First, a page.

7. Strengthen your backbone, and therefore your confidence, in small steps. Get in the habit of asking yourself where you stand on various questions. When you have firm opinions or a strong sense right or wrong on a given question, savor the feeling. It doesn’t matter what kind of question – it can be how to organize the dishwasher.
The point is to get used to the feeling of having a center, and operating from it. Then, produce more consequential ideas from this same place. You’ll still have doubts, of course -Does it make sense? Will people agree? That’s normal. But you need to have confidence about the underlying purpose of your undertaking.
8. If you need a role model of fearless idea generation and sharing, you really need look no further than Arianna Huffington and her Third Metric mission. She’s not worried about resistance, criticism, or taking on a mission that could, theoretically, fail.
Or maybe she is worried, but she does it nonetheless. And that, really sums it up: be afraid, but do it anyway.
Artists are so often (not always, of course!) people who find the quiet time of creative introspection fulfilling and sustaining. Its often something artists do because what happens in the moments of intimate expression of our imaginative life simply matter so much to us. We are most at home in the busywork of making new things real. We’d rather create than almost anything else. And the time spent alone in the studio is where we often feel happiest. At least, it is part of the happiness we have found, and we still have enjoyable and fulfilling lives outside what we do on our own mixing paints, staring at keyboards, strumming the strings of an instrument, pushing clay around….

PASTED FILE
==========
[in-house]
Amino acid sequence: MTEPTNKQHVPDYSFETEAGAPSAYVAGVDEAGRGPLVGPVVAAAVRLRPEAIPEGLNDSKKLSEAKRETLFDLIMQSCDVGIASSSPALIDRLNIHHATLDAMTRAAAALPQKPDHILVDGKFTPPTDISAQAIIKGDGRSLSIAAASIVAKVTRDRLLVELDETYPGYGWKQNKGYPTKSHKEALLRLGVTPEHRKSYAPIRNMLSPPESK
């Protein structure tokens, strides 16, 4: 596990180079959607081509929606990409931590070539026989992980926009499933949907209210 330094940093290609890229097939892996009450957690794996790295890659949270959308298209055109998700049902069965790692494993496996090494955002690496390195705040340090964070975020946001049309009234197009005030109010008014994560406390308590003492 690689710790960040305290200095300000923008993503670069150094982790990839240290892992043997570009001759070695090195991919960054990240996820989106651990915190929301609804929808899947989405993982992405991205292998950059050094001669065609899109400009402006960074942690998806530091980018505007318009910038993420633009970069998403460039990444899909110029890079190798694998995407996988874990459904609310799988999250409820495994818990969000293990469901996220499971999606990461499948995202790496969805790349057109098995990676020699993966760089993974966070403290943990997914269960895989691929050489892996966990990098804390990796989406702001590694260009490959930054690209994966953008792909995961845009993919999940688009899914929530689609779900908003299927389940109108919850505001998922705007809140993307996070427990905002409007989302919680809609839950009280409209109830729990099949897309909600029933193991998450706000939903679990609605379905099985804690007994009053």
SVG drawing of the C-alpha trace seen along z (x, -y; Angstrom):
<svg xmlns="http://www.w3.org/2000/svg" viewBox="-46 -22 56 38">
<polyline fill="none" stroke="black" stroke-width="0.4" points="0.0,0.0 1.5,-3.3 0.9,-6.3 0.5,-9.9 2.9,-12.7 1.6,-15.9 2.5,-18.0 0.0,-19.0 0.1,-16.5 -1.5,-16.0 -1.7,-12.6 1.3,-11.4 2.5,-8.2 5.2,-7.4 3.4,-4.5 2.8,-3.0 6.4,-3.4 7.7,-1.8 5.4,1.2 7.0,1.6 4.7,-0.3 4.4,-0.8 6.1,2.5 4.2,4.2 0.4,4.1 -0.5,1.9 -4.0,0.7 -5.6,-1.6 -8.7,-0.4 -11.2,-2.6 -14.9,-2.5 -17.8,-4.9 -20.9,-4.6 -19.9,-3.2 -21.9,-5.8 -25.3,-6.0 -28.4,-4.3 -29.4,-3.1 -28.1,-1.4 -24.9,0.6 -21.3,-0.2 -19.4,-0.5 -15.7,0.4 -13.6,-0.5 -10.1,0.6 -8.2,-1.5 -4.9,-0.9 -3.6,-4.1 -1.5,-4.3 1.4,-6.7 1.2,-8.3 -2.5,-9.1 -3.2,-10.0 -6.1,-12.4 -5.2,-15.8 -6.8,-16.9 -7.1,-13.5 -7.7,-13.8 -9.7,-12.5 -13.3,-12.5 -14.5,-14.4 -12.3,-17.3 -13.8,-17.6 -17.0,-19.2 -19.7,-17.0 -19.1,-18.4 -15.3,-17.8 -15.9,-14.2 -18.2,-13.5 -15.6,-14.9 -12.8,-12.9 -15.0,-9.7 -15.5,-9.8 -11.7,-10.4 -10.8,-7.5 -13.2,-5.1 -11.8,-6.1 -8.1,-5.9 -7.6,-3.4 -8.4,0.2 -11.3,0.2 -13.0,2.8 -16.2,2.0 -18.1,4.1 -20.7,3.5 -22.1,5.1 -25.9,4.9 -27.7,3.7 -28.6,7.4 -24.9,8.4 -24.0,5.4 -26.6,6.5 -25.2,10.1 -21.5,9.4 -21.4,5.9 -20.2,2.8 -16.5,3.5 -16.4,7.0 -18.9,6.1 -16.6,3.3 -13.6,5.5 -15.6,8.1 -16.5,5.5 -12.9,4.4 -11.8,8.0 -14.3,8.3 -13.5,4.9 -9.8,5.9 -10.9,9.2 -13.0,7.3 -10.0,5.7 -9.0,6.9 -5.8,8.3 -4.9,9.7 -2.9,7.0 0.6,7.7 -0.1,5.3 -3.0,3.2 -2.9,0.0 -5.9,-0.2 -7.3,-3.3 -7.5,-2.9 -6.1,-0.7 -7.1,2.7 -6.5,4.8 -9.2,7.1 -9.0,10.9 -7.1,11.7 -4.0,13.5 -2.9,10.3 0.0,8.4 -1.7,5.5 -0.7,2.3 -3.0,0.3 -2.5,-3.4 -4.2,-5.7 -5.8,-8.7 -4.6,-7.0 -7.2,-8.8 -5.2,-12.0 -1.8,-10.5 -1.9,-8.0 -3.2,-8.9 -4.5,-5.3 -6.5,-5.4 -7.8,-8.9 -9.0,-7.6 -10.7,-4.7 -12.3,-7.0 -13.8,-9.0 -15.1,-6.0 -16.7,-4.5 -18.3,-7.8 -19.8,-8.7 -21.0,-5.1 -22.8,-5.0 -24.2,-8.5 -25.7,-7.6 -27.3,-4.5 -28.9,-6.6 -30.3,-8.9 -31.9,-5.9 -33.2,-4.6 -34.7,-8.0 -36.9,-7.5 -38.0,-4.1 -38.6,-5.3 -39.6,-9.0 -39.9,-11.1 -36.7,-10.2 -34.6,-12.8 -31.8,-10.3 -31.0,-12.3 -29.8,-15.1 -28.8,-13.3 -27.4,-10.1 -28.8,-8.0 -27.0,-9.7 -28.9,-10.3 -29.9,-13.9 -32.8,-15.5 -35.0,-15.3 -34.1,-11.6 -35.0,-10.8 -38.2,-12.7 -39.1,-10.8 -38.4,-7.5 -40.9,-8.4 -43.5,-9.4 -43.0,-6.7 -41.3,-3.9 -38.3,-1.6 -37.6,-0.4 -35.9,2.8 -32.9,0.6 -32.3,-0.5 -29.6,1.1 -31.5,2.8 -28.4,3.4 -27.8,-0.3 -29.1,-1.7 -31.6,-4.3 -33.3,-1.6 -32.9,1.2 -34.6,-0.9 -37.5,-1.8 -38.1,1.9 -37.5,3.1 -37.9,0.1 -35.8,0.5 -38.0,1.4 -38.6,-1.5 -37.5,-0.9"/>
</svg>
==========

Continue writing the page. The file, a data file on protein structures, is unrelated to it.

Art simply appeals to the more introverted of us because its an opportunity specifically designed to explore our inner workings. We feel things deeply, and we plunge into those icy waters until we learn to swim and even breathe underwater. Unlike the keg parties and mosh pits of the gregarious lives we sometimes lead outside our studios, the private time working on our art is a space that VALUES the quiet interior life.
So my experience has been that many if not most artists at least sympathize with the difficulties of shyness and introversion. The skills we have to offer don’t always seem to be appreciated as much in the public domain. And that is often why art becomes so attractive to so many of us: Art is a means of expressing the things we care about on our own terms and in our own way. It declares “Take me as I am.” Its not always an attempt to ‘fit in’ or to talk the loudest over the blaring music. Its not always an attempt to stand out or preen in the spotlight. Often our art is something quite a bit more humble than those things, a bit more personal, and sometimes mostly significant to ourselves.
Which doesn’t mean its not worth sharing! We make our art for whatever reason, and sometimes it is important to get it out in the world so that other people see what you are thinking and recognize the fundamental humanity you have to offer. Being known in this way is, perhaps, a deep need for every person. Its just a bigger leap of faith for introverts and shy people. Just remember that you are not alone. You are not the only one feeling these things.
And for the extroverts out there reading this, I may not be speaking about you but I am still speaking to you. This is how around 40-60% of the people you know feel. These are the things some of your friends and family have to deal with. Understand the issues and learn to empathize with what they are going through. The world can be so much more kind than it is. Don’t you think?
All for now!
Make beauty real!